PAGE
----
Thursday, 14 December 2017 | News today: 14

Silegov said he would ban driving older cars, which will largely affect the poor

silegovgradonacalnik

The City of Skopje, alongside the Interior Ministry (MoI), will propose law changes stipulating that vehicles after undergoing technical inspection should receive an environmental-friendly sticker. This will provide an administrative provision allowing the city authority to temporarily exclude cars from traffic that are considered to be deteriorating air pollution.

This was announced Wednesday by the Skopje Mayor, Petre Silegov, after a meeting on air pollution in the Macedonian capital. According to him, the issue with pollution, both air and environment pollution, was starting to be dealt with for the first time in a systematic way.

“I expect legal changes to be prepared and passed by Parliament by the year’s end. By the end of 2018 we could succeed in having ‘environmentally’ mapped all vehicles used in the country. Then, we would be allowed to ban polluting vehicles from being used in traffic,” Silegov told reporters.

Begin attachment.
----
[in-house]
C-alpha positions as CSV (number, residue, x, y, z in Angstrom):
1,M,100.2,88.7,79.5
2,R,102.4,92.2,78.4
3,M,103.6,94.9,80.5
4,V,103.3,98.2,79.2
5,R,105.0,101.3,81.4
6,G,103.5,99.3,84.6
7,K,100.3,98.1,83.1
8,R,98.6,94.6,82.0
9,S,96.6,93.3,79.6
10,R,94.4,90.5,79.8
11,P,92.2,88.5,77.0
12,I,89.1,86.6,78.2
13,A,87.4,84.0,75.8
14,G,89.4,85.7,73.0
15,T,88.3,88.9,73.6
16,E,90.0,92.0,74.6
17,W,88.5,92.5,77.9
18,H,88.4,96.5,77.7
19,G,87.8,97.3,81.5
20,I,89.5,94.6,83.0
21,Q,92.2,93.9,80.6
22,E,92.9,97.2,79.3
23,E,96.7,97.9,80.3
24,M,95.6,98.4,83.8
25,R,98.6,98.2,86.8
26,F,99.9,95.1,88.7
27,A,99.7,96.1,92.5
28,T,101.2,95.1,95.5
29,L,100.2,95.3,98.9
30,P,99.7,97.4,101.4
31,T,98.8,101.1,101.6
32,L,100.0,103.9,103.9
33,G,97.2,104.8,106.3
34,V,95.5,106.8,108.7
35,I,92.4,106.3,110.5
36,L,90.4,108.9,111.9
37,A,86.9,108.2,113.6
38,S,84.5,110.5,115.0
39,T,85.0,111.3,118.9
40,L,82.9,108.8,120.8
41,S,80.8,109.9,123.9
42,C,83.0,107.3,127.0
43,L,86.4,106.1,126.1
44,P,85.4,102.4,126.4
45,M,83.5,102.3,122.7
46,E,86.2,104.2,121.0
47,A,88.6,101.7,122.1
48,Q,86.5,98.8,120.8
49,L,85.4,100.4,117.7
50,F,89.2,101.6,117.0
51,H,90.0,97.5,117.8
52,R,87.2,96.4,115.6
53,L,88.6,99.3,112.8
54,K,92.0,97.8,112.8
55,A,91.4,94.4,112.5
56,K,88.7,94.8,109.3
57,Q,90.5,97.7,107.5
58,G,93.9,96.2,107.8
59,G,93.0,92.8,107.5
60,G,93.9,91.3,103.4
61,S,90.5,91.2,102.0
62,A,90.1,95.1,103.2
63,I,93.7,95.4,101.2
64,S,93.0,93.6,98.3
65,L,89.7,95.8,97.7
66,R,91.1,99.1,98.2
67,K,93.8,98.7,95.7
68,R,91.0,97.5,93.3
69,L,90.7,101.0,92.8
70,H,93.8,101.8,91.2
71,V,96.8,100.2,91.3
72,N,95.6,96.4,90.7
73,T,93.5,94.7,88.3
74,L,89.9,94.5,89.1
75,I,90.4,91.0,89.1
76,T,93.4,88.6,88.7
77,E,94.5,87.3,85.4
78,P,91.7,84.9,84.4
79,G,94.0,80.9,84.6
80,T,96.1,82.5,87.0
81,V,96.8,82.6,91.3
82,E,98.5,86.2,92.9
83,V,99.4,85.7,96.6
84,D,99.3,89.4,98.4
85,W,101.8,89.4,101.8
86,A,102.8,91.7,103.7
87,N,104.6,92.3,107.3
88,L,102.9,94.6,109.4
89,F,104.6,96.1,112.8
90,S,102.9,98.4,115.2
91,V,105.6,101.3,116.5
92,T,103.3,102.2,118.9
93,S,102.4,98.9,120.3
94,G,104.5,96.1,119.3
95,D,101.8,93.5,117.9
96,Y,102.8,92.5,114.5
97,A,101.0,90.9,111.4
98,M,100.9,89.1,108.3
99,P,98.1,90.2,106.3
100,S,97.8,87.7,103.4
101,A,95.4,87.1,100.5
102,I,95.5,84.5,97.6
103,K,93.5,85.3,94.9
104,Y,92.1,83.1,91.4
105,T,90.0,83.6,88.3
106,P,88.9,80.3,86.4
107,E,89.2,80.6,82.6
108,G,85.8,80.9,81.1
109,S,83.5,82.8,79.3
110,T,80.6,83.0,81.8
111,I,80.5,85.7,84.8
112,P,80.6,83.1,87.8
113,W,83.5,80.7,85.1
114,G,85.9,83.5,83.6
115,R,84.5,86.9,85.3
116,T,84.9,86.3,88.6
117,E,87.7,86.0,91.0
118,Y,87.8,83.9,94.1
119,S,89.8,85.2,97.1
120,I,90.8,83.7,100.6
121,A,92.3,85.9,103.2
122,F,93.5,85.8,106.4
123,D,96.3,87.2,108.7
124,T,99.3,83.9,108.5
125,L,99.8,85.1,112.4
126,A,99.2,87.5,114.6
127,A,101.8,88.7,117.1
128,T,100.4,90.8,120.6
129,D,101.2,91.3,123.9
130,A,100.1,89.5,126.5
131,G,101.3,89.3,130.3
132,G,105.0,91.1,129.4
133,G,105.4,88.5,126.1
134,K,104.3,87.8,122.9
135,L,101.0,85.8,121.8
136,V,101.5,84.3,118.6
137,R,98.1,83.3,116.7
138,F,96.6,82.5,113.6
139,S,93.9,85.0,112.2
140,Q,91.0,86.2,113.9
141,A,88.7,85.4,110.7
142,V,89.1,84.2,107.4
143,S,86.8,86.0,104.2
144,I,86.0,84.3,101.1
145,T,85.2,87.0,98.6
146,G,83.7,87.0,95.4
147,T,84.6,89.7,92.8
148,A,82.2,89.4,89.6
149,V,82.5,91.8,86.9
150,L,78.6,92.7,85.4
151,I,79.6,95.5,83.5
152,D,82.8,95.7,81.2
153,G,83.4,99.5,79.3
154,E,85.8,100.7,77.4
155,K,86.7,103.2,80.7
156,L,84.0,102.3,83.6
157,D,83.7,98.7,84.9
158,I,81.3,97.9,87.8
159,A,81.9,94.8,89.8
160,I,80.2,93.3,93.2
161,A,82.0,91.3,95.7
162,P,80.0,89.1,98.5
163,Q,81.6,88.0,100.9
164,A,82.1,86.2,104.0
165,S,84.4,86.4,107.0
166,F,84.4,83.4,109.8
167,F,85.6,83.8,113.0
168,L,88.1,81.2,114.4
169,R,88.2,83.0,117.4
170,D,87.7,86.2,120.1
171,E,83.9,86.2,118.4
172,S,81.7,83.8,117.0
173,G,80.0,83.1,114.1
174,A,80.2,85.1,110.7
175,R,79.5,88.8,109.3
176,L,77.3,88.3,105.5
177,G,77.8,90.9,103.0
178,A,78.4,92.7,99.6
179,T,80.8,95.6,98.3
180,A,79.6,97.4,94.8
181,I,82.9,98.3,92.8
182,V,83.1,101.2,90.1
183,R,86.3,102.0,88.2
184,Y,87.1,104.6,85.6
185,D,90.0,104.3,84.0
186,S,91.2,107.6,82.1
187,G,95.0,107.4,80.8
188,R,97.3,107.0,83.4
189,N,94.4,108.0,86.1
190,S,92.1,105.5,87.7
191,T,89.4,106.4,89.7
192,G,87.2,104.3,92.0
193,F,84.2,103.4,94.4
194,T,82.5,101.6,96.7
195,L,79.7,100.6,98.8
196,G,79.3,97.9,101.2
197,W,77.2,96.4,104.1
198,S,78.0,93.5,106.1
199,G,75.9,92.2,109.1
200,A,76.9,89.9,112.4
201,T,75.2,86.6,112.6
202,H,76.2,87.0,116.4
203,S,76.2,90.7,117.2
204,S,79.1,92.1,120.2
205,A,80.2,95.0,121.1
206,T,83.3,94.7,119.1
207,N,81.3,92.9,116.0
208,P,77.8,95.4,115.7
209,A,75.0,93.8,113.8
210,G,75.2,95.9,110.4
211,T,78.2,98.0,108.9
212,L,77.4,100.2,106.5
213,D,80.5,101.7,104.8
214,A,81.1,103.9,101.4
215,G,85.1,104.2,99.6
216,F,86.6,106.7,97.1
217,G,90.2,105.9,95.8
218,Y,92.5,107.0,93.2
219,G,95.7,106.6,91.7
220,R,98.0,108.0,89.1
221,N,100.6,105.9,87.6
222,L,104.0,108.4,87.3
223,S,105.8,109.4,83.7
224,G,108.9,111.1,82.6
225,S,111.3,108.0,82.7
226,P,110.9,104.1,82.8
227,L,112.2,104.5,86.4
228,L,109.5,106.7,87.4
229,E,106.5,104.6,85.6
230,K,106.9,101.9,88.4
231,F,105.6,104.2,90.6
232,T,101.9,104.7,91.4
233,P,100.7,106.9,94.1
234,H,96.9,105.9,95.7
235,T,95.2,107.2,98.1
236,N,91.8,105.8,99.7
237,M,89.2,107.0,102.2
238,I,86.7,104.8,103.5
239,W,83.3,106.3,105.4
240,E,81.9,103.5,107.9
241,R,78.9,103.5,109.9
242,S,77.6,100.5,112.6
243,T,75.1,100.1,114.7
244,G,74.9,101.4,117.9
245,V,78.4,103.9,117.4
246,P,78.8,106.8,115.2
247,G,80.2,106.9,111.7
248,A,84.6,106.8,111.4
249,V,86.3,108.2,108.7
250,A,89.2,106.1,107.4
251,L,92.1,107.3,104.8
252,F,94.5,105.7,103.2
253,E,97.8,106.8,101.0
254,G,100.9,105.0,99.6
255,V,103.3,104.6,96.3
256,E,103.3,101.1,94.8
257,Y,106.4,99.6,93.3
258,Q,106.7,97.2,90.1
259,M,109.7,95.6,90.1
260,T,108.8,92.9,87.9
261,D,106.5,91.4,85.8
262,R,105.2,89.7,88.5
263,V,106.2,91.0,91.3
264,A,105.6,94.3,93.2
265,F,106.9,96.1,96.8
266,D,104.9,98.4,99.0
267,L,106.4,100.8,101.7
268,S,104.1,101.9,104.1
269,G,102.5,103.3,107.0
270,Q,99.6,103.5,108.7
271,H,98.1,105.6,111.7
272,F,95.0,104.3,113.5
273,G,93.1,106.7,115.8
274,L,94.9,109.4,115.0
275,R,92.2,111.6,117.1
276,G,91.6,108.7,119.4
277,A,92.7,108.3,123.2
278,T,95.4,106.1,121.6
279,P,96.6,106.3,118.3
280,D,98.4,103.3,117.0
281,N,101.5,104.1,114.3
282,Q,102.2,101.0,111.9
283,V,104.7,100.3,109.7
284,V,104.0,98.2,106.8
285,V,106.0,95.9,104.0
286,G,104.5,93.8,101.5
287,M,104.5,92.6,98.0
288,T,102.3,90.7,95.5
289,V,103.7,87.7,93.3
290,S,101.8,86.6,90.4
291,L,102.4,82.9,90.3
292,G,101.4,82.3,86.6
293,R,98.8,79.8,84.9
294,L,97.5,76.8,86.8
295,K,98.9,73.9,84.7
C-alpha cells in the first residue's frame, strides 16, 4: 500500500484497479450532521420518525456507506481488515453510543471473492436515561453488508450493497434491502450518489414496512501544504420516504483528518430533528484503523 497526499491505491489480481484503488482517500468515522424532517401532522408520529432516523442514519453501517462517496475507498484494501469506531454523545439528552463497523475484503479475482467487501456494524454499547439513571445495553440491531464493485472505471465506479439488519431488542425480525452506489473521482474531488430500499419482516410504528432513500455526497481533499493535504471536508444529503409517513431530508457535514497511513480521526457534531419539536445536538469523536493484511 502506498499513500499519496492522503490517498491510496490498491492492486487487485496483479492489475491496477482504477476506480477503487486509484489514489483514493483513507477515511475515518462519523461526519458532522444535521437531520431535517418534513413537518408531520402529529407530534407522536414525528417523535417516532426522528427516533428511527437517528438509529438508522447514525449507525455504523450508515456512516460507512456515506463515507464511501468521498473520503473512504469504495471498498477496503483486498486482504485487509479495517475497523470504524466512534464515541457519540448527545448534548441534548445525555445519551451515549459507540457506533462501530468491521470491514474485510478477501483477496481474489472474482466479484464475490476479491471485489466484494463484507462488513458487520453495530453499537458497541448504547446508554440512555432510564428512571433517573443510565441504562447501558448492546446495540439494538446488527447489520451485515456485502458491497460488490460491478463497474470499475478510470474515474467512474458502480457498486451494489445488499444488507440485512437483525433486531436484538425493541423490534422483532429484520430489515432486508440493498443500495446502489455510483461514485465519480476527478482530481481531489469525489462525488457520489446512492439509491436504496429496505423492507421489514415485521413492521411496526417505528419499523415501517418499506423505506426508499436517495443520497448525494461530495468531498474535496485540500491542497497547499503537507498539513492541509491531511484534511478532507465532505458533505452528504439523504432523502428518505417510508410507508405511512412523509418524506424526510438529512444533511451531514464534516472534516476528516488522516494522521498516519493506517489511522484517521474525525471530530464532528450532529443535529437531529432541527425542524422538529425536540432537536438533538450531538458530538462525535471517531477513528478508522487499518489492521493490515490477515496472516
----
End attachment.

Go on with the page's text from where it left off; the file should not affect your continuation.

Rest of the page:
While subjected to inspection, gas emissions of the vehicles will be measured, which is going to determine into which category they will be put, i.e which kind of environment-friendly sticker the vehicles will get, i.e. red, yellow or green sticker depending on the category.

In Macedonia, vehicles are required to get technical inspection once a year.

The Skopje Mayor said the measure was ‘just an idea’ that required further analysis. “We are making an analysis on how to categorize vehicles according to the emissions of gas in compliance with the EU rules,” noted Silegov.

According to him, the so called ‘odd–even’ car rationing wasn’t fair, because ‘there are new cars with even-numbered license plates, while there are some old ones with odd-numbered license plates that pollute the air considerably more.’

As air pollution increases, parking prices will raise and public transportation fees will drop, Silegov reiterated.

“The idea is to stimulate the citizens to use public transportation more when parking prices are on the rise,” the Mayor said.

Silegov noted that he was prepared to be personally held accountable for any legal risk and to make decisions regardless of whether the public liked them or not.

As regards household heating, the Skopje Mayor said the issue could be resolved in the medium-term by introducing gasification in the Macedonian capital.